Another technique to augment sound is to use localisation which will help the wearer tell the direction of the sound. So far, it’s mostly used in hearing aids although Here One also has this feature. If you are interested in trying out how localisation sounds you can listen to binaural recordings where you will not only hear if the sound is in stereo but you will also hear exactly where the sound is allocated in the 3D space around you. Here is one example with 3D sound. Just use your normal headphones and remember to close your eyes for full effect!


David Grandmougin

Making AR accessible to developers

“Developers! Developers! Developers!”

The quote above is from a classical speech made by Steve Ballmer nearly two decades ago. To my understanding the speech was about what Microsoft employees could do to help developers be more productive. Apple, Google and Microsoft all have to attract developers to their respective platform. No developers – no apps. No apps – no customers. In order to attract developers the platform has to be exciting to work with. When Apple and Google releases their respective SDKs, ARKit and ARCore, it makes those platforms more exciting for developers because it’s easier to develop what the customers want [updated 2017-09-06].

AR for existing phones

Apple recently released their ARKit for developers. ARKit simplifies the development significantly of AR apps and it will probably help boost the exploration of different applications for AR (although several other solutions for developers already exists). With ARKit Apple takes ownership of the difficult technology required to understand a 2D image and convert it to objects in a 3D space. Here you have some early experiments from developers.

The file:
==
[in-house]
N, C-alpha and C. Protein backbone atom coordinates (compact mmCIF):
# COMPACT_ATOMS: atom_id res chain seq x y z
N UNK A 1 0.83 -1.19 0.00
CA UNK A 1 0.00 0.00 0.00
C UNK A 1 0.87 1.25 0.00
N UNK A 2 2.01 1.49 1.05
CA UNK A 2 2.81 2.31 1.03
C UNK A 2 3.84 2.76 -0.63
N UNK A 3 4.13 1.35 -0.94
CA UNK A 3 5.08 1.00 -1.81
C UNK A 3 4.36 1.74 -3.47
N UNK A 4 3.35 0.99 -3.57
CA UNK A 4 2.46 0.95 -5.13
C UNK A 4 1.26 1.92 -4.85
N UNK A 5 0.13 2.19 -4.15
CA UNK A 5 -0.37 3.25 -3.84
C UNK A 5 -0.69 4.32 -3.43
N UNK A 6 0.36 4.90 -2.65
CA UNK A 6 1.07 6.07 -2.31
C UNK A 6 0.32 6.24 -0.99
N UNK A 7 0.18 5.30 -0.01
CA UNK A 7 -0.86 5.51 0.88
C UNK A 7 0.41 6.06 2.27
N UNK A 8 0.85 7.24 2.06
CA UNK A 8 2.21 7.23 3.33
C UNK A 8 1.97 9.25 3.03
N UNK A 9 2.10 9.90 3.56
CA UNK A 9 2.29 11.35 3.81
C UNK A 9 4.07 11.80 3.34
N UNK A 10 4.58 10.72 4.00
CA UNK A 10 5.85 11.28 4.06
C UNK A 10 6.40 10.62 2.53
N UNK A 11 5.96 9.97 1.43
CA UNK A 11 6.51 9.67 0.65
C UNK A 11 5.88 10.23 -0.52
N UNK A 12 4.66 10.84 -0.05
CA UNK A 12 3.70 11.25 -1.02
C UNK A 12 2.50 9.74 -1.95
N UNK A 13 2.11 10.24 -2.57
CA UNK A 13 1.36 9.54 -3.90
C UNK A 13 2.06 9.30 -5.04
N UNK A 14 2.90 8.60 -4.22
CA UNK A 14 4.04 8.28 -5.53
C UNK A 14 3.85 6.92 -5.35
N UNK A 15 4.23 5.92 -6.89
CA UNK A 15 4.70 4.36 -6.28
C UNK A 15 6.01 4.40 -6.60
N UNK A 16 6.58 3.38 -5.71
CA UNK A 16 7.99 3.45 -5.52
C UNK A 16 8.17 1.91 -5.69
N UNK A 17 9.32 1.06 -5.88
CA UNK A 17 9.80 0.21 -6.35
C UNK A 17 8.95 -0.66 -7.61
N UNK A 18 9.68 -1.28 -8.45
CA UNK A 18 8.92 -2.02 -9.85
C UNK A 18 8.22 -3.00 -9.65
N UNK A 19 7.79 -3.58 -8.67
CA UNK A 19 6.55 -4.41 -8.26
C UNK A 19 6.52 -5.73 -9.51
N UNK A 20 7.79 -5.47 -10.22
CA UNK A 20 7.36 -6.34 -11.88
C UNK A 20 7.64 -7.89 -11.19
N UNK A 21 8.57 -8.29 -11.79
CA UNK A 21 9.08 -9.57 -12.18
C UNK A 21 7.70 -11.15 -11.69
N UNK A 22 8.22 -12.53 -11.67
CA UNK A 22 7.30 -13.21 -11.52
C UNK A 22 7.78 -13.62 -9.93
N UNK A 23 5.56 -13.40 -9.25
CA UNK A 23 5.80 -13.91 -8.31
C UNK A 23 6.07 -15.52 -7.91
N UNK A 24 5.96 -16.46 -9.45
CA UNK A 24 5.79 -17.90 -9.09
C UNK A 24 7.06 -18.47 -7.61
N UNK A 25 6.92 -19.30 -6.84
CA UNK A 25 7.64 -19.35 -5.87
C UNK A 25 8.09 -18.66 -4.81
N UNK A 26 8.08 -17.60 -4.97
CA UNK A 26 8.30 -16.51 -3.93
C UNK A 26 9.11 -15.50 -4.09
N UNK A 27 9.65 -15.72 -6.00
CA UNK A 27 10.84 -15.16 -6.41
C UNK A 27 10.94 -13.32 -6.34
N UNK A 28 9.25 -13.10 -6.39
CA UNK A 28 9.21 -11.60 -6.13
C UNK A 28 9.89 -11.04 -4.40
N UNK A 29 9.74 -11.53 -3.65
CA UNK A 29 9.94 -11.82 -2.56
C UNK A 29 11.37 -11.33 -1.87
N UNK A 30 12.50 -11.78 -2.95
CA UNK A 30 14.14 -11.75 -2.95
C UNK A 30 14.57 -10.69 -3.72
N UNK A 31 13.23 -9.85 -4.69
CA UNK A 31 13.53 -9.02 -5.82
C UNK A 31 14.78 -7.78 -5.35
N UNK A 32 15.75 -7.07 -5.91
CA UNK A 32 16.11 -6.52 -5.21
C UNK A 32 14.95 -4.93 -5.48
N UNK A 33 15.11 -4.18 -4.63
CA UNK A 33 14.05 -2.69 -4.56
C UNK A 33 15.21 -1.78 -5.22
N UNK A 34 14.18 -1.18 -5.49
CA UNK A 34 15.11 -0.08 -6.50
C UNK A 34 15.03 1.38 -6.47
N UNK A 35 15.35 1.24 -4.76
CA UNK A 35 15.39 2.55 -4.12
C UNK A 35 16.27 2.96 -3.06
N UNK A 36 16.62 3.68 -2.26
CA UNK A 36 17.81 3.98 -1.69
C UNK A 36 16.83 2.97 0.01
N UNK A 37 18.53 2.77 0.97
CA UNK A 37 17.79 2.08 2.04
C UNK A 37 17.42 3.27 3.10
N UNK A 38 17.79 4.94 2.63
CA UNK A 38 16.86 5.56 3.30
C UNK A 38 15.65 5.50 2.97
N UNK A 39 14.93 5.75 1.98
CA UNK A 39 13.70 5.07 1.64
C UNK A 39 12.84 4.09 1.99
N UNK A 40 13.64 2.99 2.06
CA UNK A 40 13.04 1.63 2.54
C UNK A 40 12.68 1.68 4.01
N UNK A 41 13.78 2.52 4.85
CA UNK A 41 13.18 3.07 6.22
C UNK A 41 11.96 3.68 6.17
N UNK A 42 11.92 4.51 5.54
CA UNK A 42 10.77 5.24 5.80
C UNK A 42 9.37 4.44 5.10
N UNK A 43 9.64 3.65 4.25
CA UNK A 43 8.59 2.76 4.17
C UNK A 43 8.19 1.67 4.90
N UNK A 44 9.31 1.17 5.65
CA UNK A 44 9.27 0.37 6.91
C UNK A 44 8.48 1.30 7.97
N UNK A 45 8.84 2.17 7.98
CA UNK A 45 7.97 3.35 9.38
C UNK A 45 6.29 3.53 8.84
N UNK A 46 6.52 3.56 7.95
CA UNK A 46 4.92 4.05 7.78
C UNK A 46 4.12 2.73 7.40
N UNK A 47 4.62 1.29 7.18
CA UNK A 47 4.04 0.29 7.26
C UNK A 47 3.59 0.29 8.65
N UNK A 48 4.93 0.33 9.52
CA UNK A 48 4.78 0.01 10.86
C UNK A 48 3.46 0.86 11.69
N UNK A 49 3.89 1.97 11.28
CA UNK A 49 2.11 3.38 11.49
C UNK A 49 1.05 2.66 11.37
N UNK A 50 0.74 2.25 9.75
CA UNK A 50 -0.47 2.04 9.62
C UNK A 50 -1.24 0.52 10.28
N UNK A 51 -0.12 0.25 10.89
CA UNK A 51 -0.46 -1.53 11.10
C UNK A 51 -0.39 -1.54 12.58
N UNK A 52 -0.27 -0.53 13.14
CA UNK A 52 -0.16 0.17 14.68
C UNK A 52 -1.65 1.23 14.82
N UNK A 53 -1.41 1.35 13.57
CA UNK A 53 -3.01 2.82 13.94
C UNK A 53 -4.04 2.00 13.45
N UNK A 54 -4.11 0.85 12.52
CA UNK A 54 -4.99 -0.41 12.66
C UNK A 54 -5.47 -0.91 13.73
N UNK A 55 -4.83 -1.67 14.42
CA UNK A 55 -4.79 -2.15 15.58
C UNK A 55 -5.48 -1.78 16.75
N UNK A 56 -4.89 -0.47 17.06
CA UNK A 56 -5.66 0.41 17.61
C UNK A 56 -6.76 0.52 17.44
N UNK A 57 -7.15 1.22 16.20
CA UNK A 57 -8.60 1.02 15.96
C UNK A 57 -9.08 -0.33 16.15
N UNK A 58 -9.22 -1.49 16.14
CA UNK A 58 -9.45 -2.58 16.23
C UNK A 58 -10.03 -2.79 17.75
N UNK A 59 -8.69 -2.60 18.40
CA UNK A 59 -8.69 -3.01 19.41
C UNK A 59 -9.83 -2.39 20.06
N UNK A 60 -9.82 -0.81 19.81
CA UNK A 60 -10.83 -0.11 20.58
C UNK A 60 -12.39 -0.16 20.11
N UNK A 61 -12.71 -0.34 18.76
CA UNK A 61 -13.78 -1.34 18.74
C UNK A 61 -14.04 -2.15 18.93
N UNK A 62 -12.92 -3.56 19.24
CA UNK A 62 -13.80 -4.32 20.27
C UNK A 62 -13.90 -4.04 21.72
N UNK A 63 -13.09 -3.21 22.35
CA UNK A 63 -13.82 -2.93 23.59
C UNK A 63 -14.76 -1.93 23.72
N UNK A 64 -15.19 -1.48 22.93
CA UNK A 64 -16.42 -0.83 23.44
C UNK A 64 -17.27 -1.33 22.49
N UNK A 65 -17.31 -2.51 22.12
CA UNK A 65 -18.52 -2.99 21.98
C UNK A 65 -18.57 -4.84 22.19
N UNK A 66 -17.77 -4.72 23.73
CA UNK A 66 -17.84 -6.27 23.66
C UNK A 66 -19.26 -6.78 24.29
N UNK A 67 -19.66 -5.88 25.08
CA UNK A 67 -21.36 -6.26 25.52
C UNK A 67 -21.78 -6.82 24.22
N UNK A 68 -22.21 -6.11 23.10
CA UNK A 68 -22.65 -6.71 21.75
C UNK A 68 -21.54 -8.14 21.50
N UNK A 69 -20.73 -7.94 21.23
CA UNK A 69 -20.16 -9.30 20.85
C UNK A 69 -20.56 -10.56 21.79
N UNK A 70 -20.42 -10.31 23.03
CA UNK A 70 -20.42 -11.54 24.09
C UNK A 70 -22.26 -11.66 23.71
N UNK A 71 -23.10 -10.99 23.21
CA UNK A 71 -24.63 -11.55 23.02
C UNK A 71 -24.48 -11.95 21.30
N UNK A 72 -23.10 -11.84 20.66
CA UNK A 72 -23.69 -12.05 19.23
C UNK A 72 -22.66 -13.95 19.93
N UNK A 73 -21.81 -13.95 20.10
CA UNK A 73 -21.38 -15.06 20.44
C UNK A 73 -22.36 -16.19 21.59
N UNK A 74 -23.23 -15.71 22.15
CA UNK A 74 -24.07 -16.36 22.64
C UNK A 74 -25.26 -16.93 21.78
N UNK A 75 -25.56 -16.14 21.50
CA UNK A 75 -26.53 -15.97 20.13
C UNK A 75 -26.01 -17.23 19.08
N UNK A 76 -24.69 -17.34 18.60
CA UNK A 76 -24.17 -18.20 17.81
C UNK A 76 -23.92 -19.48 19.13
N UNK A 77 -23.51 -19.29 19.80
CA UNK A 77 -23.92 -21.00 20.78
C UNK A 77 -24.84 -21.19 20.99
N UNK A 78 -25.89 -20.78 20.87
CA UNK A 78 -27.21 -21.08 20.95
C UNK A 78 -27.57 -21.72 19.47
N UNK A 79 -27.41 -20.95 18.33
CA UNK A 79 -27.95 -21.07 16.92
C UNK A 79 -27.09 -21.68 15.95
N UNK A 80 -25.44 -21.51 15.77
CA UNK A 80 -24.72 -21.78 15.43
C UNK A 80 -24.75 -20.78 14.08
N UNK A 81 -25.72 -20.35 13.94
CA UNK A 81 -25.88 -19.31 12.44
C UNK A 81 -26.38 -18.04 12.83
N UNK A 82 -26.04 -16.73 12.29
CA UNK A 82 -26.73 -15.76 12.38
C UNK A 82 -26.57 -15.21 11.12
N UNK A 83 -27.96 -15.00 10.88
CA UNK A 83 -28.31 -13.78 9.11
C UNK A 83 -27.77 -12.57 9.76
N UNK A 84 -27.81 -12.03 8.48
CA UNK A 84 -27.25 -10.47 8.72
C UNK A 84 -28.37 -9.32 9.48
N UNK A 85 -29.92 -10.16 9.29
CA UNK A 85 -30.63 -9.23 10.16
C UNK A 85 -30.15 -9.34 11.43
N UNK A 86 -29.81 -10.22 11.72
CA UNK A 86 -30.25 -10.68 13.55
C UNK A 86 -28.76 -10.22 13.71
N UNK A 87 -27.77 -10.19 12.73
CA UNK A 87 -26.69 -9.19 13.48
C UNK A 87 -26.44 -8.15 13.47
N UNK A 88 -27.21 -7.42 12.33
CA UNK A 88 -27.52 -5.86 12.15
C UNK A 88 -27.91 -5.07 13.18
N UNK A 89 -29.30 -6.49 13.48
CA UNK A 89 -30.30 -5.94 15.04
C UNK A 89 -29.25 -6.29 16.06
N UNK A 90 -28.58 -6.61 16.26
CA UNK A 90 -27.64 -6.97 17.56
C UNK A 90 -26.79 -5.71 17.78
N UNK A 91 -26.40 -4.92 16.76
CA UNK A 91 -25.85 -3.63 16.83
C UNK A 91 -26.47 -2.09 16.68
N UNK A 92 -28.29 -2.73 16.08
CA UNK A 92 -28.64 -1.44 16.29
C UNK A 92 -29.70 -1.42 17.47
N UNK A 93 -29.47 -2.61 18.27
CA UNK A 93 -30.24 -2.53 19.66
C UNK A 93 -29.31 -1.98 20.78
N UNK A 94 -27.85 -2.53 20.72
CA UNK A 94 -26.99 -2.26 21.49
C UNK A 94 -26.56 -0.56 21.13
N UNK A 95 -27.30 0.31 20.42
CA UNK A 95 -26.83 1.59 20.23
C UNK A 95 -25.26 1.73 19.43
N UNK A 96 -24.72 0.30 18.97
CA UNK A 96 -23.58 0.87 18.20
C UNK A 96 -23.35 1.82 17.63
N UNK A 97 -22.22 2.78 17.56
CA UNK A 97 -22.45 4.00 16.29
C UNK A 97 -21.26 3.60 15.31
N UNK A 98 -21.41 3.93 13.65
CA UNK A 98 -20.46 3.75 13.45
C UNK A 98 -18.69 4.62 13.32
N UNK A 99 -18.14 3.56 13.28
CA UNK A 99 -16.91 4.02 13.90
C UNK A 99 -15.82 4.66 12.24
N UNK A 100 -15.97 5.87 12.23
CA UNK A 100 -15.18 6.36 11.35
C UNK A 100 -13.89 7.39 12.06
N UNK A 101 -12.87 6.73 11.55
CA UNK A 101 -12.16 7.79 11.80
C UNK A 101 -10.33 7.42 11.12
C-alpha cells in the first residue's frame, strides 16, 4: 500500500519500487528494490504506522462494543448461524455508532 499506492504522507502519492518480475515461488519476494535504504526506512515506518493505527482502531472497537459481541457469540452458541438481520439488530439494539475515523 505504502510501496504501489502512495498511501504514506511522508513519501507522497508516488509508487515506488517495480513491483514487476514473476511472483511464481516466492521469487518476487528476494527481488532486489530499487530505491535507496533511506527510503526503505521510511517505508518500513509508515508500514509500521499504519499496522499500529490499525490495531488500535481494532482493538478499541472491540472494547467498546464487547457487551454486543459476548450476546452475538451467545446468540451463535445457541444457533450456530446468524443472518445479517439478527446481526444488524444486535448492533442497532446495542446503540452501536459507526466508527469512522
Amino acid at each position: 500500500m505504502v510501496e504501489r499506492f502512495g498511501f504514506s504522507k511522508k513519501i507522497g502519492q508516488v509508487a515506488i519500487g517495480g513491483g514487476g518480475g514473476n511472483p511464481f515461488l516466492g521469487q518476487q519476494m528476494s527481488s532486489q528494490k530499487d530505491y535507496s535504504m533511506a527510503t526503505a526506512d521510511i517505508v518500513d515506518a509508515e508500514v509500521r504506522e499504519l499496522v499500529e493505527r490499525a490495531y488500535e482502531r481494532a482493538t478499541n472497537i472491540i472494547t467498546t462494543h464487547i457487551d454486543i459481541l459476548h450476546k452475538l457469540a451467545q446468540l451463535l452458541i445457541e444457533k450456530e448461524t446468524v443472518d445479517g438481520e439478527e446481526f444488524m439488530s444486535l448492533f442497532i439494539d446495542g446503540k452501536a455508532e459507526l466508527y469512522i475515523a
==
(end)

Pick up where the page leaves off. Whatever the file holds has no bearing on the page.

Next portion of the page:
AR requiring extra hardware

Google has developed their own approach to AR in the Tango platform. Google Tango uses another approach to AR and their solution uses additional sensors in order to better understand its environment. It’s likely that Tango is more precise than Apple’s ARKit but it’s not yet confirmed. Google has also created a new technology called Google Lens. Google Lens will help you understand what you see and help you take action. In the Google I/O developer conference Google presented a few applications of this technology. For instance, they let the camera see a flower and the phone showed what type of flower it was and you had the possibility to order the flower. Since Google Tango requires special hardware whereas Apple ARKit can be used by anyone with an iPhone 6s or later running iOS 11 it’s likely that Google Tango will not spread in the same pace. In practice millions of people will immediately be able to run apps using ARKit when iOS 11 arrives this fall. 

Microsoft have their own approach to AR with the Hololens Developer Kit. This platform is very capable but it’s still unclear when it will be more accessible for consumers. You can read a comparison of these different platforms here.


There are different kinds of AR, although we mostly talk about augmented reality from a visual point of view. AR is already here and have been here for phones since 2008. We can safely say though that it’s still in its infancy. In part 2 we will be looking at the future of AR and why it matters and where it can take us.

Continue to PART 2 ->